Friday, February 4, 2011

Pacing Your Follow-up Strategy

One of the greatest mistakes job seekers make is in their follow-up. Most job seekers fall into one of two categories:

1. Those that don’t follow-up often enough - The majority of job seekers don’t follow up at all. When your follow-up is inconsistent and infrequent, you’re simply wasting your both your time and your money [Time is money, after all.] Some hiring managers won’t remember who you are and others will simply regard you as “the occasional nuisance.”

2. Those that follow-up too often. When you send too many messages, you are going to be viewed as a ‘job seeking pain in the neck’ rather than ‘persistent’ and potential future employee.

So, how do you determine the best pace at which to follow up with job your leads? Here are some key, follow-up principles to keep in mind:

  • When is comes to following-up via e-mail, there is no ‘correct’ number

  • Vary your method of follow-up - Go ‘old school’ and use the phone

  • Be consistent

  • Keep e-mail short and to the point

  • Send frequent enough messages to keep your name fresh in your contacts’ minds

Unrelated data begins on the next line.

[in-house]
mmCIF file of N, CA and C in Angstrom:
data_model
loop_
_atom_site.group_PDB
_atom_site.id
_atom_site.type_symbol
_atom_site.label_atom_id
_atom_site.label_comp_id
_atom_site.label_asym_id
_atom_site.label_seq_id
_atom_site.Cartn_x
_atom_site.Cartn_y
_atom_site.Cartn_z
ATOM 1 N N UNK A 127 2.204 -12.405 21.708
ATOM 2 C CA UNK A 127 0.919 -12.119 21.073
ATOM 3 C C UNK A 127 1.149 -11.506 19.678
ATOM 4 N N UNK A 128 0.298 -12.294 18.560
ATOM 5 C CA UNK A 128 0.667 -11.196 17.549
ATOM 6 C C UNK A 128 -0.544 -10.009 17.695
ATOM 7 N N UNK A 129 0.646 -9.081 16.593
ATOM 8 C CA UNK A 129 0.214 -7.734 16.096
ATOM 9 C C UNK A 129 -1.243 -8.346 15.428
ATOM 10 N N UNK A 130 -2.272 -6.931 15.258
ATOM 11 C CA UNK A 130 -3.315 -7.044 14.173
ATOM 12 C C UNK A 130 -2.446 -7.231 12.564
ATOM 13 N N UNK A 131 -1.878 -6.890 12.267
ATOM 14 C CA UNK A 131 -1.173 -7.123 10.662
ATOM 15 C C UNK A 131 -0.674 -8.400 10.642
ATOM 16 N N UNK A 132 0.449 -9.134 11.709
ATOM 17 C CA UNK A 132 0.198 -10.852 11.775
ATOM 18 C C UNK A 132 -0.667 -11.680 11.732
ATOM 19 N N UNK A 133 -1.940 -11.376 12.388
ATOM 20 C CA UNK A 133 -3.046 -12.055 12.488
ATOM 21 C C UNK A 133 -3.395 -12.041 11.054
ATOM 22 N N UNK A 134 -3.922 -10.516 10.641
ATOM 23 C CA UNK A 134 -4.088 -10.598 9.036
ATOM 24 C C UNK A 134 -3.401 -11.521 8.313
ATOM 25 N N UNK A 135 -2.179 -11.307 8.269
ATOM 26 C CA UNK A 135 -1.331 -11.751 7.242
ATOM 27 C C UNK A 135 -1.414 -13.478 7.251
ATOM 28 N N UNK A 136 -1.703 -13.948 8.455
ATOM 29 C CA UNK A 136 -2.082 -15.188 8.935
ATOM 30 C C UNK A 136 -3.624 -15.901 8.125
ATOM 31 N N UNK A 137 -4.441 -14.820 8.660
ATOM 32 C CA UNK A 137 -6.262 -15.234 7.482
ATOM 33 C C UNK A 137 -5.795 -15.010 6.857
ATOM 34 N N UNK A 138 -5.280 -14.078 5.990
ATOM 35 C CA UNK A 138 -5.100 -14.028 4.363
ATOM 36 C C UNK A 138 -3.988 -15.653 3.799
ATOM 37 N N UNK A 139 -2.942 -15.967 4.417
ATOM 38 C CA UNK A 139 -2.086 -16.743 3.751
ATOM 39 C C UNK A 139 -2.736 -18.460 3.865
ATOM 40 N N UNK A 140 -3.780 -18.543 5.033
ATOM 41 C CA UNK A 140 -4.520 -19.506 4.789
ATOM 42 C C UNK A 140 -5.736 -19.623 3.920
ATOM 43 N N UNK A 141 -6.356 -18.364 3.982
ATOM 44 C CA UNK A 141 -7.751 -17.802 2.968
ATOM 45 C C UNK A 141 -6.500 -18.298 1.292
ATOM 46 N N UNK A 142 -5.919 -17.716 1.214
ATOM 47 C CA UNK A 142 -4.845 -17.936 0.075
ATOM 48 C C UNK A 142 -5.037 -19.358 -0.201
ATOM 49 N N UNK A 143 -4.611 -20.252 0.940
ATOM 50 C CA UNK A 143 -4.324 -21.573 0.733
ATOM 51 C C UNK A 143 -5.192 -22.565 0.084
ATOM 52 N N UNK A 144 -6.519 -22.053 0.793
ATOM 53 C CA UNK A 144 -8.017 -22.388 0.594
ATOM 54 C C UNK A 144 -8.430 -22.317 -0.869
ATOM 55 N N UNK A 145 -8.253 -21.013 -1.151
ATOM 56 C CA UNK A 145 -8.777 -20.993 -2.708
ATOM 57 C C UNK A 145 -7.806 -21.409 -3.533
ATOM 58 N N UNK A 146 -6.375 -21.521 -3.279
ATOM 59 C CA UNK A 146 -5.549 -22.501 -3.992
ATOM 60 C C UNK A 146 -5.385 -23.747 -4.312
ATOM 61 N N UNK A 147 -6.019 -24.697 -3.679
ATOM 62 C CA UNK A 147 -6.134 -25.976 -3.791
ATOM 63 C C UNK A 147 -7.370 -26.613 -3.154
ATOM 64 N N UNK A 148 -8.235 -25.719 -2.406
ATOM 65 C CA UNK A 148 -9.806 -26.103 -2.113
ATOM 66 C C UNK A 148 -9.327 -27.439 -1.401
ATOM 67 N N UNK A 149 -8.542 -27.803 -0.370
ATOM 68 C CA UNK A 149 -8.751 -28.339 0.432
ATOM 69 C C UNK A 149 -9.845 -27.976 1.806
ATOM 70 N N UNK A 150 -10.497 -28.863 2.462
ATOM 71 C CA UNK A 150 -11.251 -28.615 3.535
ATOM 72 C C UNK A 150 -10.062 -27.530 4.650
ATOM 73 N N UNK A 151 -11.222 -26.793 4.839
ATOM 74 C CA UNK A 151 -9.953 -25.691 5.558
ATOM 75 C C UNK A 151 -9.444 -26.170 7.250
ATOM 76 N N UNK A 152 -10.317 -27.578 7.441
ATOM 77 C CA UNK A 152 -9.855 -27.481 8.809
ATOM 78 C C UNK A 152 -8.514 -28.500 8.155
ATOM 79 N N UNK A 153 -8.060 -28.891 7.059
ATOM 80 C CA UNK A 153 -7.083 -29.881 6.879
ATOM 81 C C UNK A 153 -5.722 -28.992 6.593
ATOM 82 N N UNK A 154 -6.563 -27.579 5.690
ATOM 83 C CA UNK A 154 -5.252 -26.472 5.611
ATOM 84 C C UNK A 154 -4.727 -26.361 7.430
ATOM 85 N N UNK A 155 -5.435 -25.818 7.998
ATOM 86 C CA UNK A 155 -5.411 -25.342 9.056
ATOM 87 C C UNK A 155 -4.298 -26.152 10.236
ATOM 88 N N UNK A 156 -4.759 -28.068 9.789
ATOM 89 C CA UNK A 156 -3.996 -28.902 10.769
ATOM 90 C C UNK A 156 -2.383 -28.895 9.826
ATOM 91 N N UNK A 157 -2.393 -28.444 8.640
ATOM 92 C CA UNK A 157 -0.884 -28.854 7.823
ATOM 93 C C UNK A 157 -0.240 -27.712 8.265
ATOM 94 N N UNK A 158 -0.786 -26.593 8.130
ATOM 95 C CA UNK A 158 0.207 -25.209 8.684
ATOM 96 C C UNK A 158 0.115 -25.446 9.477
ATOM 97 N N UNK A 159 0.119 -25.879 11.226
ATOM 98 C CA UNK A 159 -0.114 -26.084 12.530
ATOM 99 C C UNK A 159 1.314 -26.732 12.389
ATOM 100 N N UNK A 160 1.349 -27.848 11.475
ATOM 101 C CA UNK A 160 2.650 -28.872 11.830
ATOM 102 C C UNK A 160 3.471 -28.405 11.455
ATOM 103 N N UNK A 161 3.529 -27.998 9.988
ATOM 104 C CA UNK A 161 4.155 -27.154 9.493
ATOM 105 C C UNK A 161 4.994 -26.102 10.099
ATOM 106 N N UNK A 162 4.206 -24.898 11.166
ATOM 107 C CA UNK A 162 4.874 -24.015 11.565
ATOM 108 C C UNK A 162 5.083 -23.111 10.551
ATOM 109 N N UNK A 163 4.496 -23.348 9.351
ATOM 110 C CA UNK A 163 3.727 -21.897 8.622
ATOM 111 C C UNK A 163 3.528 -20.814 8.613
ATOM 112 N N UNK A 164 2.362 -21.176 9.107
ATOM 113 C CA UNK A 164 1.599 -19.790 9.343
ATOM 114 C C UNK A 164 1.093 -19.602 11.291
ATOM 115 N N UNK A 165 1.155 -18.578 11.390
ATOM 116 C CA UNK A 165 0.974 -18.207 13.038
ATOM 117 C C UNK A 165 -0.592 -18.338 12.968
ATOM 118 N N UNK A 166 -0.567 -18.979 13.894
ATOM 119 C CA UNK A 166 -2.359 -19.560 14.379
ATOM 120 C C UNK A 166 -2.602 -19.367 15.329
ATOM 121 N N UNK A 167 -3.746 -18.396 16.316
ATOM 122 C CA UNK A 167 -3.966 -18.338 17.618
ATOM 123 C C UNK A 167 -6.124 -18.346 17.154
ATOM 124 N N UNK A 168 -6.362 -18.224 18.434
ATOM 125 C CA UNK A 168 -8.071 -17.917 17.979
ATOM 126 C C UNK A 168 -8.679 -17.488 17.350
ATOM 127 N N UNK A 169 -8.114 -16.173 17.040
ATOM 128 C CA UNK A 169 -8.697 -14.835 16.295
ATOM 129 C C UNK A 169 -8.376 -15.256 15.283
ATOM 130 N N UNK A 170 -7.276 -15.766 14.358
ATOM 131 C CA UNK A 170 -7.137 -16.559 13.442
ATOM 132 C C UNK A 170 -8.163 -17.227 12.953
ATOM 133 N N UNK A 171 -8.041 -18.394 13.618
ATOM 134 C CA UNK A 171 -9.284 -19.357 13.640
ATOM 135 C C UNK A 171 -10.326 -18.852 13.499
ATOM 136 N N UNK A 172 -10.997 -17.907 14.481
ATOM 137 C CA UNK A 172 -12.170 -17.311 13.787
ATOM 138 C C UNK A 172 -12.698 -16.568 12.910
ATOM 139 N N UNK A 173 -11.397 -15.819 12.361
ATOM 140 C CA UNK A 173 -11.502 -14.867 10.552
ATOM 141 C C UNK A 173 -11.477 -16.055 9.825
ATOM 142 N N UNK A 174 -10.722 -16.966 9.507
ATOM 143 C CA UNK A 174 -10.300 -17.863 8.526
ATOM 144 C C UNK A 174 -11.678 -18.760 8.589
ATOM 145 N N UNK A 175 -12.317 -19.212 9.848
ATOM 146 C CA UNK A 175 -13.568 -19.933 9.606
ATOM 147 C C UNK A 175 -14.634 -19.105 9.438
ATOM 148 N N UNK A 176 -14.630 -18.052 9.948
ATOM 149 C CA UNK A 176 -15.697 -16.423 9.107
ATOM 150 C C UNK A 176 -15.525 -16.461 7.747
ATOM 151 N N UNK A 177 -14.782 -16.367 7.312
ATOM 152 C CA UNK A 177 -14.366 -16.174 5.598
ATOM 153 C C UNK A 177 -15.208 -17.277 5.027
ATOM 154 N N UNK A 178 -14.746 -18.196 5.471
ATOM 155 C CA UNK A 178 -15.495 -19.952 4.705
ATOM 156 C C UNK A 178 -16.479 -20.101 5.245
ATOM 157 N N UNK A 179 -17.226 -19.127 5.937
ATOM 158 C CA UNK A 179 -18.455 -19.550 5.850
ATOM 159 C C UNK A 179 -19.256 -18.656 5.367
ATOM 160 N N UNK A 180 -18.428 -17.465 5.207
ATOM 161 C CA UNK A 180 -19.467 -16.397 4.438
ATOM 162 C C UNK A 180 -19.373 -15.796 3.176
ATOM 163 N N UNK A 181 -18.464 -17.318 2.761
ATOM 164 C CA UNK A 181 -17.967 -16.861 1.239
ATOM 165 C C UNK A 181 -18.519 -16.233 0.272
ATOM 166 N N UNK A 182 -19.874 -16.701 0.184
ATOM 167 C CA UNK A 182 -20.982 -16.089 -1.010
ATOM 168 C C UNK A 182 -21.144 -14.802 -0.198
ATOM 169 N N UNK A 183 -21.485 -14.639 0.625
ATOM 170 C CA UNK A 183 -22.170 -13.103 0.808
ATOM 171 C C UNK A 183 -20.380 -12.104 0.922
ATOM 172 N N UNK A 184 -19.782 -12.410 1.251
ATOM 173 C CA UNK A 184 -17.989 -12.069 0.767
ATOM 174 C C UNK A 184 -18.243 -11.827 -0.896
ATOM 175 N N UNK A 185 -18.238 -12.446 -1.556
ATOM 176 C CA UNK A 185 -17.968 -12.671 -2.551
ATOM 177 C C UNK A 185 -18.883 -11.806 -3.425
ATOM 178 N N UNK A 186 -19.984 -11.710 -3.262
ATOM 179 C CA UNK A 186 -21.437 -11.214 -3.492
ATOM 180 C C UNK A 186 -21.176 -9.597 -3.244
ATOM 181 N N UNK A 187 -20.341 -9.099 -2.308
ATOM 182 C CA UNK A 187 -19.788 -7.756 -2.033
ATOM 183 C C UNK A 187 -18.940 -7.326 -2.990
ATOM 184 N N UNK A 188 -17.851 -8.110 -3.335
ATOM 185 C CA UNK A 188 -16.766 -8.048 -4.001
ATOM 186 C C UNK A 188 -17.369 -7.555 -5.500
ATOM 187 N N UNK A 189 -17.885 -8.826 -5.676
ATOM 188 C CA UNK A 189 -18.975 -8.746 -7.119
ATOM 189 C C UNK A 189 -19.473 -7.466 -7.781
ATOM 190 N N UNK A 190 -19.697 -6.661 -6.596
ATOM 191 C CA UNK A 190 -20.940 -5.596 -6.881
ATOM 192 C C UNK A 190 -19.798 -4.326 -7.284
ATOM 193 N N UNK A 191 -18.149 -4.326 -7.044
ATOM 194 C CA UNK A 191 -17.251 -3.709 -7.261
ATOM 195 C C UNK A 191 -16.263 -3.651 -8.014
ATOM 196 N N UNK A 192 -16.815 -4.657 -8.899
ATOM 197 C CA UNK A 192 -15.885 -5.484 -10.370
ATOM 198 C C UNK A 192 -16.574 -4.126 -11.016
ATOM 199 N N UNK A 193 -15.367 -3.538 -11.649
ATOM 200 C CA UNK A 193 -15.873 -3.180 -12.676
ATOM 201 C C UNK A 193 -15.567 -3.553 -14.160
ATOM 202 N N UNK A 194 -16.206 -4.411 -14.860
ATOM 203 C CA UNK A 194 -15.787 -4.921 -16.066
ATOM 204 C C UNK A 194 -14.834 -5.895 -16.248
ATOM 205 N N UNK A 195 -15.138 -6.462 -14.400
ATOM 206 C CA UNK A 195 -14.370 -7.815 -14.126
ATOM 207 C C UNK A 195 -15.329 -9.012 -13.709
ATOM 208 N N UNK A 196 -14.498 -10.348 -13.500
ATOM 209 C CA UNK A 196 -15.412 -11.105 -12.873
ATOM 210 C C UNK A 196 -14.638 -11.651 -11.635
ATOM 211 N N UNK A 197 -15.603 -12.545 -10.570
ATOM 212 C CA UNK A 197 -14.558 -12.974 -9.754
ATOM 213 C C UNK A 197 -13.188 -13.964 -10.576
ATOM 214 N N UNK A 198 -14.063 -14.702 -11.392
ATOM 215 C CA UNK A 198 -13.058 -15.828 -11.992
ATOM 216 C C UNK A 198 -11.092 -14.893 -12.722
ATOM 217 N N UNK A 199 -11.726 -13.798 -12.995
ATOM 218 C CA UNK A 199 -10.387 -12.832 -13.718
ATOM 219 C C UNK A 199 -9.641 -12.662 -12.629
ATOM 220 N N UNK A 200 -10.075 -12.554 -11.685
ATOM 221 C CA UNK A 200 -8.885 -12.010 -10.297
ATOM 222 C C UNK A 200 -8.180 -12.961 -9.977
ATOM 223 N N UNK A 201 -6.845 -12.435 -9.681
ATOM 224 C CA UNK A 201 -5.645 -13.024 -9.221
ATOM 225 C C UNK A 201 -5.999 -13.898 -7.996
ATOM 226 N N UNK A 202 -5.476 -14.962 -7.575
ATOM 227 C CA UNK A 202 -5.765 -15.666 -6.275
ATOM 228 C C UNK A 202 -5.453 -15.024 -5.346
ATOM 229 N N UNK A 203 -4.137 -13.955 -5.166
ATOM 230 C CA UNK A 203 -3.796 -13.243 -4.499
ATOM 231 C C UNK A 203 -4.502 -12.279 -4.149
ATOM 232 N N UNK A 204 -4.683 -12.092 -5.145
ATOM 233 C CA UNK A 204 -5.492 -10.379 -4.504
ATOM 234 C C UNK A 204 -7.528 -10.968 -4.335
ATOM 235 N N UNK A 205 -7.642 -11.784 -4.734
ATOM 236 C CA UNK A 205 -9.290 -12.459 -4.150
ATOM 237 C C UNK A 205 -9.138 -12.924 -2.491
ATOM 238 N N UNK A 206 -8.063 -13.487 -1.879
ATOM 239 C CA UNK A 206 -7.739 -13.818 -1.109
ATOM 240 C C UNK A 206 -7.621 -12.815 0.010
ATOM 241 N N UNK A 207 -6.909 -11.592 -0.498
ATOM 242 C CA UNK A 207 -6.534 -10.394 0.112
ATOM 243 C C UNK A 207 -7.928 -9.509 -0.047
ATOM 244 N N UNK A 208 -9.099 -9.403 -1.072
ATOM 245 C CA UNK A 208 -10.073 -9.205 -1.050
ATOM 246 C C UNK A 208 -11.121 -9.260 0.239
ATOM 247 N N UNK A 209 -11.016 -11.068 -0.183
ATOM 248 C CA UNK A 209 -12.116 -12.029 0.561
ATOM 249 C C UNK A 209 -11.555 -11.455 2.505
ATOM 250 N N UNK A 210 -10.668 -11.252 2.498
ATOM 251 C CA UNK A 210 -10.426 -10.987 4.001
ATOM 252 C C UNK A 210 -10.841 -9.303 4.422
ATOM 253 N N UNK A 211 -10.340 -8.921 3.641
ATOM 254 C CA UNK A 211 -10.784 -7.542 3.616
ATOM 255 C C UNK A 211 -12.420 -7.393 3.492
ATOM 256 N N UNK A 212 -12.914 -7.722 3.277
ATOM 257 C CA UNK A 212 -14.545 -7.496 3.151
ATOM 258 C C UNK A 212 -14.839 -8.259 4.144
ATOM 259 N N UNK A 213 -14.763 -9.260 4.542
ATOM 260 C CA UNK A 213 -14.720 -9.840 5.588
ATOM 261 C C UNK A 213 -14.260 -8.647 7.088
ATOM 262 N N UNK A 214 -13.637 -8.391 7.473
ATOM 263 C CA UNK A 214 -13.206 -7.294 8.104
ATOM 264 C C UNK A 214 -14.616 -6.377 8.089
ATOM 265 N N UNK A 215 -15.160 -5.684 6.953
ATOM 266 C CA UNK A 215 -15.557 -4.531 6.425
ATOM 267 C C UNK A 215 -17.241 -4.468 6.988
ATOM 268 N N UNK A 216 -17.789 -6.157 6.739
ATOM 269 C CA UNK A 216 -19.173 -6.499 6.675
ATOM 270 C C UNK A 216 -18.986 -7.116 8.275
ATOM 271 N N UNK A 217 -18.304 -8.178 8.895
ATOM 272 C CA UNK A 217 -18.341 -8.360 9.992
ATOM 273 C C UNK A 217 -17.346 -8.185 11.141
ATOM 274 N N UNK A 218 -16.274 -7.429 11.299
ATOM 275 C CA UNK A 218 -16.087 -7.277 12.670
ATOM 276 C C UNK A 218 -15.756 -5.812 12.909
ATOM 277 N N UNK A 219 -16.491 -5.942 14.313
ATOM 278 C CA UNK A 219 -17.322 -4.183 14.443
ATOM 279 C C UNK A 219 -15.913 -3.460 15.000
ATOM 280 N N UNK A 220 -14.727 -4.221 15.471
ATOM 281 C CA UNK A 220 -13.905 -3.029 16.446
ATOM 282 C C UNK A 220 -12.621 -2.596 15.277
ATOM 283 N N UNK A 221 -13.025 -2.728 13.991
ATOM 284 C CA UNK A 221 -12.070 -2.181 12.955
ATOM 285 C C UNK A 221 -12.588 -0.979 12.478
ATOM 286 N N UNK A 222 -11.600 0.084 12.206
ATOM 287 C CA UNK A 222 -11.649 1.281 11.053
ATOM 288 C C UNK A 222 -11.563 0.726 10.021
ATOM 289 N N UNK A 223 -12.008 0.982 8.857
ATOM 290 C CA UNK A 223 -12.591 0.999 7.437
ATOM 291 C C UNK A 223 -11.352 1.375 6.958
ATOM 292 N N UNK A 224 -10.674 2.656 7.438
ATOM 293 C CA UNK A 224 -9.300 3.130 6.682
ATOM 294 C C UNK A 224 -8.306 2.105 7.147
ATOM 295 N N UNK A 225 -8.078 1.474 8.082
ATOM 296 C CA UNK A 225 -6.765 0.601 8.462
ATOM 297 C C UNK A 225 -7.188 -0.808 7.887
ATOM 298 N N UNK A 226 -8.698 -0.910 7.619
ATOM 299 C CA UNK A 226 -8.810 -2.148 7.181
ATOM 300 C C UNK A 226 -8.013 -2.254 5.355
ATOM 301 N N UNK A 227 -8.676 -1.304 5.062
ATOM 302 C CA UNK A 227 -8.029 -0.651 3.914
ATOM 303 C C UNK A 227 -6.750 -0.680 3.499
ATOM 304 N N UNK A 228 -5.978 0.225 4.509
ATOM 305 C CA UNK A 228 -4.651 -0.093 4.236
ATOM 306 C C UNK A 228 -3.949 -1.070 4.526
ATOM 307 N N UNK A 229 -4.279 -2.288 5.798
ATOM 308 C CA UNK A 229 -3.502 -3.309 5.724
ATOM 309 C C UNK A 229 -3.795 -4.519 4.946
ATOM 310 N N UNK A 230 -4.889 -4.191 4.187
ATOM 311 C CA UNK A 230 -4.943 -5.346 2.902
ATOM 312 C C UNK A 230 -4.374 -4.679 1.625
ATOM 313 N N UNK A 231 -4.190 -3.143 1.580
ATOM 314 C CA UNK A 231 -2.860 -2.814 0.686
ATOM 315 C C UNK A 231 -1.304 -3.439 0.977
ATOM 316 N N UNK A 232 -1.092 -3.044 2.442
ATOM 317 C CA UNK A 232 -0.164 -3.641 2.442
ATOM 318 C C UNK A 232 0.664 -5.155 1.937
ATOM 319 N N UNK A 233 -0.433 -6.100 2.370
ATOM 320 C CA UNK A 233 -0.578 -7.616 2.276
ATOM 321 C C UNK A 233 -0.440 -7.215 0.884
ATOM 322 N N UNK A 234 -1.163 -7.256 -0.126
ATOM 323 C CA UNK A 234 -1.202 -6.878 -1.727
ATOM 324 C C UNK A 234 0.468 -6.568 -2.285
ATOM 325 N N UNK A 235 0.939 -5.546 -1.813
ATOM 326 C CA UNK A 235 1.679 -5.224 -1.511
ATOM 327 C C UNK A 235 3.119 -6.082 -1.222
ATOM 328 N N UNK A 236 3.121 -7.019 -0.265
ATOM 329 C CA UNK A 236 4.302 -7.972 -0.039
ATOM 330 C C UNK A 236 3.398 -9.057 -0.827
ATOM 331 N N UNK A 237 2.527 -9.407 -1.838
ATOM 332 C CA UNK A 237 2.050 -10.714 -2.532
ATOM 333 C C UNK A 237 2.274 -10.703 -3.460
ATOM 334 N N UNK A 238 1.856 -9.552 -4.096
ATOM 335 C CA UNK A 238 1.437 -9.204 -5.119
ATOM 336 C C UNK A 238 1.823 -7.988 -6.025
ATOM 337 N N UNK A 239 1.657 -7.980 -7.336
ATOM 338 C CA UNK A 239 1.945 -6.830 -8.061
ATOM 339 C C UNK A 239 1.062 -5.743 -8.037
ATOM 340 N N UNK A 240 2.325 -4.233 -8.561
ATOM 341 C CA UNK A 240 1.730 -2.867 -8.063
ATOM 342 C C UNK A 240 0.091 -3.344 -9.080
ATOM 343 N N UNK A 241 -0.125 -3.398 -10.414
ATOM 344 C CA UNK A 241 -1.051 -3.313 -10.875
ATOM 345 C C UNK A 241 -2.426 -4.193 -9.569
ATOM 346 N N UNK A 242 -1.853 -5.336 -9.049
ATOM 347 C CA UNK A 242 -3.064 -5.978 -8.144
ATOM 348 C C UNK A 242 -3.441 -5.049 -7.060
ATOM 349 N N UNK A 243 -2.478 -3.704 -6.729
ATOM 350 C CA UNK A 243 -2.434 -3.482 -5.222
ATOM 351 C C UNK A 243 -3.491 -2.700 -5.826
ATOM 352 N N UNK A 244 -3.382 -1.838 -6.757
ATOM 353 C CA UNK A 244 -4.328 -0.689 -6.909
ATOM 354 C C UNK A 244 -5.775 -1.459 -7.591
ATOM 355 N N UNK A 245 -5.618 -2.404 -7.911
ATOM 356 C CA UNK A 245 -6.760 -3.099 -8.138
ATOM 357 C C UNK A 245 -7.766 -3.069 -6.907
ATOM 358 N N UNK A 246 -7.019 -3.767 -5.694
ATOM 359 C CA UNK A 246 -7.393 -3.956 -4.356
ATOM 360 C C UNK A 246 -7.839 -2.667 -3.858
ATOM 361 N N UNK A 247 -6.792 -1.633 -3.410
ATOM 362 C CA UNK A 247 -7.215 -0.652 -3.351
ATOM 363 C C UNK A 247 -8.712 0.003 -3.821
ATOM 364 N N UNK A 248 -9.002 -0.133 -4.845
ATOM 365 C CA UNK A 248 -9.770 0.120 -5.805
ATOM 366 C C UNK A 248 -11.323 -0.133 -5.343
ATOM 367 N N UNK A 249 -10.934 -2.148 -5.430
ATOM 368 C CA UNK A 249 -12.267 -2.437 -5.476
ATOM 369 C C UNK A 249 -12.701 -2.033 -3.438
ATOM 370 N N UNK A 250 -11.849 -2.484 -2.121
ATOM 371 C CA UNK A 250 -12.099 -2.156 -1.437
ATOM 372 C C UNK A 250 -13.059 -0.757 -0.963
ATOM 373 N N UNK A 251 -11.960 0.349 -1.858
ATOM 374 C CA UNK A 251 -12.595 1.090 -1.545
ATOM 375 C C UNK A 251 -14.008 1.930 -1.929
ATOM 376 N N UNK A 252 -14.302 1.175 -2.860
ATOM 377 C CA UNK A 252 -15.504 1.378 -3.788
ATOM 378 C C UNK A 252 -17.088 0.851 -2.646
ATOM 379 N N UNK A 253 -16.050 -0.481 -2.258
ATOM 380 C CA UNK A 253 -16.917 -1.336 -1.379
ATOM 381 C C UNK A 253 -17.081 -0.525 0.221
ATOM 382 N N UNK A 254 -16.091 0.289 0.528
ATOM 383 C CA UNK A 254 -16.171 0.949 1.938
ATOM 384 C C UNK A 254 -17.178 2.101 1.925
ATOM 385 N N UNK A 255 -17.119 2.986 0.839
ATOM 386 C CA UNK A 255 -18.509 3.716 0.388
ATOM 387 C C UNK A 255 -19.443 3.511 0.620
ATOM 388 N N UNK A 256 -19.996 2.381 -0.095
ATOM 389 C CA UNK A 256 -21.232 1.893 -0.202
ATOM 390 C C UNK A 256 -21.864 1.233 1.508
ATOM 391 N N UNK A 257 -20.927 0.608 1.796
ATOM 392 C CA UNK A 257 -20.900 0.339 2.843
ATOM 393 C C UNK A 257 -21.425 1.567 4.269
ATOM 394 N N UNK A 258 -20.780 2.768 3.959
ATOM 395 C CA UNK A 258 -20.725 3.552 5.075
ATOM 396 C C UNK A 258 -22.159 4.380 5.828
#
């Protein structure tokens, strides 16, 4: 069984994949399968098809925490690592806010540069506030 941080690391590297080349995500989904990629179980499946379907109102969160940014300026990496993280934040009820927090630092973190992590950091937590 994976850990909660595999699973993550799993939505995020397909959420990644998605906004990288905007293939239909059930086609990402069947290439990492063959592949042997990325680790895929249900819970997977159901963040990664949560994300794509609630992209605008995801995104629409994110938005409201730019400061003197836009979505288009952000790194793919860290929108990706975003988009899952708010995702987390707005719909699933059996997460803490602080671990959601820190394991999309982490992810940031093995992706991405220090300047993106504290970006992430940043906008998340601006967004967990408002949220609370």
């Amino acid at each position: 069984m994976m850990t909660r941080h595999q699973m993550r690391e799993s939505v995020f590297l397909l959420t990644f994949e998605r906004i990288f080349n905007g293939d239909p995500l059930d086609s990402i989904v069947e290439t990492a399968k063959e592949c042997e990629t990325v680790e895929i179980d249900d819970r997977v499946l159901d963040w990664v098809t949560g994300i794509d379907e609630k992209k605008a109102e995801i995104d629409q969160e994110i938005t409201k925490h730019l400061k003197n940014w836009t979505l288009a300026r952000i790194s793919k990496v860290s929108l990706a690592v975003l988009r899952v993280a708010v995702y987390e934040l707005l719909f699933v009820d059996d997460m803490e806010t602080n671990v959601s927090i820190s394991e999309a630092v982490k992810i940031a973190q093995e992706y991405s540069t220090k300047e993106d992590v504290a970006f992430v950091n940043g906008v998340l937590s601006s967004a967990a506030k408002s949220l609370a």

• Be personal, be real and a little entertaining and remember that quality if far more important than quantity

  • Demonstrate that you are also interested in building a relationship and that you are a source for industry news by including valuable and educational materials with your message


A general rule of thumb, job seekers should strike to keep in touch on a weekly basis to maintain a dialogue. Anything more than that and your contacts may have very well have forgotten who you are so when they receive an email from you it appears “out of the blue”

Job Search Tip: Make your job search manageable. Make a list of 50 prospective employers. Split that list into 10 weeks, i.e. 5 follow-ups per week, 1 follow-up per day and make that 1 call per day non-negotiable.

Copyright © 2011, Career Matters. All Rights Reserved.Permission to Reprint: This article may be reprinted, provided it appears in its entirety with the following attribution: Copyright © 2010, Career Matters. Reprinted by permission of Mary Salvino.“Career Matters” is a blog hosted by Mary Salvino, Senior Consultant for SMART Career Planning.com. This blog is dedicated to those who are seeking advice on managing their career and future job opportunities. We welcome readers to share their experiences, post their comments or ask questions about career related matters. For any questions or comments that are better addressed privately, please feel free to e-mail Mary directly at Mary.Salvino@shaw.ca